But that's not all! Intertwined with the episodic stories lies a twisting, crazy plotline that could only exist in a Lupin III TV series, with a great villain whose motivation is actually pretty neat. As for the stand-alone episodes and two-parters, any veteran of the franchise knows what to expect and will be quite glad to have more of it--impossible heists, complex schemes, deadly traps, and tantalizing treasures. Newbies to the franchise will get a taste of the madness the series is known for, and long-time fans will get more of what they love. And really, isn't that the best thing an installment in a long-running franchise can offer?
...And Which Pitfalls Did the Series Fall Into?
The answer is simple--the same pitfall that any TV series with many episodic storylines falls into: inconsistency. Plainly put, some episodes are simply better than others, and some episodes are just not up to scratch regardless of comparison. I found it particularly disappointing that Goemon only got one episode of his very own, and it was among the weakest of the lot. Not only was the directing a tad on the incoherent side, but the story was ludicrous, even by Lupin III standards.
I also feel like Fujiko got ripped off, too, with her very own episode not exactly being bad but also didn't inspire a lot of excitement. It's such a bummer when a series this fun to watch takes a dip into boring territory, because you already have mountains of evidence stating that this episode could be so much better, and yet it isn't. It's a delicious batch of cookies, but there were a couple scattered throughout that needed a few more minutes in the oven, y'know?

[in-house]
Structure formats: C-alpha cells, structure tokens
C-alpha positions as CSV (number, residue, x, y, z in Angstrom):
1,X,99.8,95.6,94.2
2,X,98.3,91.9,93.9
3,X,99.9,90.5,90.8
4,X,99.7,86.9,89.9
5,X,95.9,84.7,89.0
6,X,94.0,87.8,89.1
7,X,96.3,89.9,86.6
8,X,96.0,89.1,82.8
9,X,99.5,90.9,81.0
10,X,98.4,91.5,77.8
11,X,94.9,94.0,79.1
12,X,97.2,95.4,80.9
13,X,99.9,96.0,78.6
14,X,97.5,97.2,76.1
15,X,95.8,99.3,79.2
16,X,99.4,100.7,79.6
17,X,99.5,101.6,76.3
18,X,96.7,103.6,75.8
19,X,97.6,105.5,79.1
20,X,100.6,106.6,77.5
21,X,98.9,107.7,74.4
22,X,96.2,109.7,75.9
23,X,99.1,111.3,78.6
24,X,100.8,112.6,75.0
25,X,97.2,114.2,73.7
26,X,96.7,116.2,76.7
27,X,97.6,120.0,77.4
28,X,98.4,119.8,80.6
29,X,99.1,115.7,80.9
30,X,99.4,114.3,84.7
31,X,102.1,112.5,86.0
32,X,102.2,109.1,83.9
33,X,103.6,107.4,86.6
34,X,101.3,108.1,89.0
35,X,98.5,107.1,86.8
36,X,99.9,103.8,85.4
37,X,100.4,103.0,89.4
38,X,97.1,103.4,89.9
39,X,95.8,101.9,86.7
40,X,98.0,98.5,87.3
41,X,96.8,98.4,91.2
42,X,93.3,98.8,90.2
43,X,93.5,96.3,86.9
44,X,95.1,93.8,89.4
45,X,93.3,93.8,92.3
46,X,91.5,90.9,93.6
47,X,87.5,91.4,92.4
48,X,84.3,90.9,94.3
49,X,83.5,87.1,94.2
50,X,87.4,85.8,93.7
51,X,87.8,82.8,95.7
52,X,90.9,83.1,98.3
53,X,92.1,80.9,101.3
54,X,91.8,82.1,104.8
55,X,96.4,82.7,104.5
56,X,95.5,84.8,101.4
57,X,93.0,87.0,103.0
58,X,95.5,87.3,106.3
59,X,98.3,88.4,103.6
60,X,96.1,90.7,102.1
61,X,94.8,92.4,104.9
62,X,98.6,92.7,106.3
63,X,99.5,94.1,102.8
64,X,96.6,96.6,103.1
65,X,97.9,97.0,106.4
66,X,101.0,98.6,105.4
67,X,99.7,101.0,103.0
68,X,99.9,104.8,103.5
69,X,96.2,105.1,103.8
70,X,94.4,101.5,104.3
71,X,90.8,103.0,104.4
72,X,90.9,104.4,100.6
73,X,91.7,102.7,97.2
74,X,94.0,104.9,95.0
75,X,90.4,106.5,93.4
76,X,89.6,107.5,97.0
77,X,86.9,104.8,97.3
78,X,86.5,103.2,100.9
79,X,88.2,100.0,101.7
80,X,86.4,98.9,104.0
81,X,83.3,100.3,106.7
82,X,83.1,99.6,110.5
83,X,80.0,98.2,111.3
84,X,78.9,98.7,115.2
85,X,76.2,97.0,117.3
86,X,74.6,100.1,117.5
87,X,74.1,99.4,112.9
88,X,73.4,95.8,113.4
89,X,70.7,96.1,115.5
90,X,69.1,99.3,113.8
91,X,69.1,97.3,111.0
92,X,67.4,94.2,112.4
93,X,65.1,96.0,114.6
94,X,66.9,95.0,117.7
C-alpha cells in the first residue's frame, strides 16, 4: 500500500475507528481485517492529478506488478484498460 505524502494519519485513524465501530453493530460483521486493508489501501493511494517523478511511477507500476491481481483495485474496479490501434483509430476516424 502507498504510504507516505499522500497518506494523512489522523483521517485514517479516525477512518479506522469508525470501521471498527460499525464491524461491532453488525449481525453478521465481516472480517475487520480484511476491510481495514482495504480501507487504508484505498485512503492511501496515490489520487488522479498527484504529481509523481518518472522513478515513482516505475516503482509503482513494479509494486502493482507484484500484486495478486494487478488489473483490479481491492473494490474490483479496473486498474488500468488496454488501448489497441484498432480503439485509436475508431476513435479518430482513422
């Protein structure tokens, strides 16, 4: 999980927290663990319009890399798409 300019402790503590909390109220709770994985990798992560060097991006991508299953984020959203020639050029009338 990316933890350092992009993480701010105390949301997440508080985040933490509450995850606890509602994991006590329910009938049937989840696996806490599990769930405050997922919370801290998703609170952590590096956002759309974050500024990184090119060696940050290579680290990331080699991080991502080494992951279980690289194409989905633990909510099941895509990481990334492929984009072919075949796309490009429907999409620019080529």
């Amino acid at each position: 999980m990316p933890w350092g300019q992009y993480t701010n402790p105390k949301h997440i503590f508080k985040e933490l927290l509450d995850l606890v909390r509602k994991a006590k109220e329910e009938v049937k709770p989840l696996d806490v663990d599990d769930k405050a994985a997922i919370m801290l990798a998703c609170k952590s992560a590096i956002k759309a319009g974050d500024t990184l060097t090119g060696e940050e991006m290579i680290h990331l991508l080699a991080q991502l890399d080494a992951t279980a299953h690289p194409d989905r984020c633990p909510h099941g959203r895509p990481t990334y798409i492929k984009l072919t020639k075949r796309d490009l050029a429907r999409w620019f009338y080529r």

So, Essential Lupin or Skippable Lupin?
Even if it doesn't fire on all cylinders 100% of the time, I'm going to stack this one in the "essential" camp. Lupin III had gone nearly 30 years without a full-blown TV series when Part IV was created, so it was more important than it would have usually been for this series to be good, and, a few bumps notwithstanding, it turned out to be an excellent new addition to the franchise. Long-time Lupin fans will already have seen this or have it on their watchlists (and will enjoy it immensely), and newcomers curious about this venerable old property will surely find themselves having a pleasurable time with Lupin and the gang if a good time with treasures and schemes and adventure is what they've been seeking. Now I just need to get a move on, catch up with the rest of the fanbase, and check out Part V already!
Final Score: 8 out of 10. Lupin III's first foray into TV animation after nearly 30 years is bound to bring joy and excitement to long-time fans and newbies alike, even if its episode line-up of classic comedic crime capers has a few duds in their midst.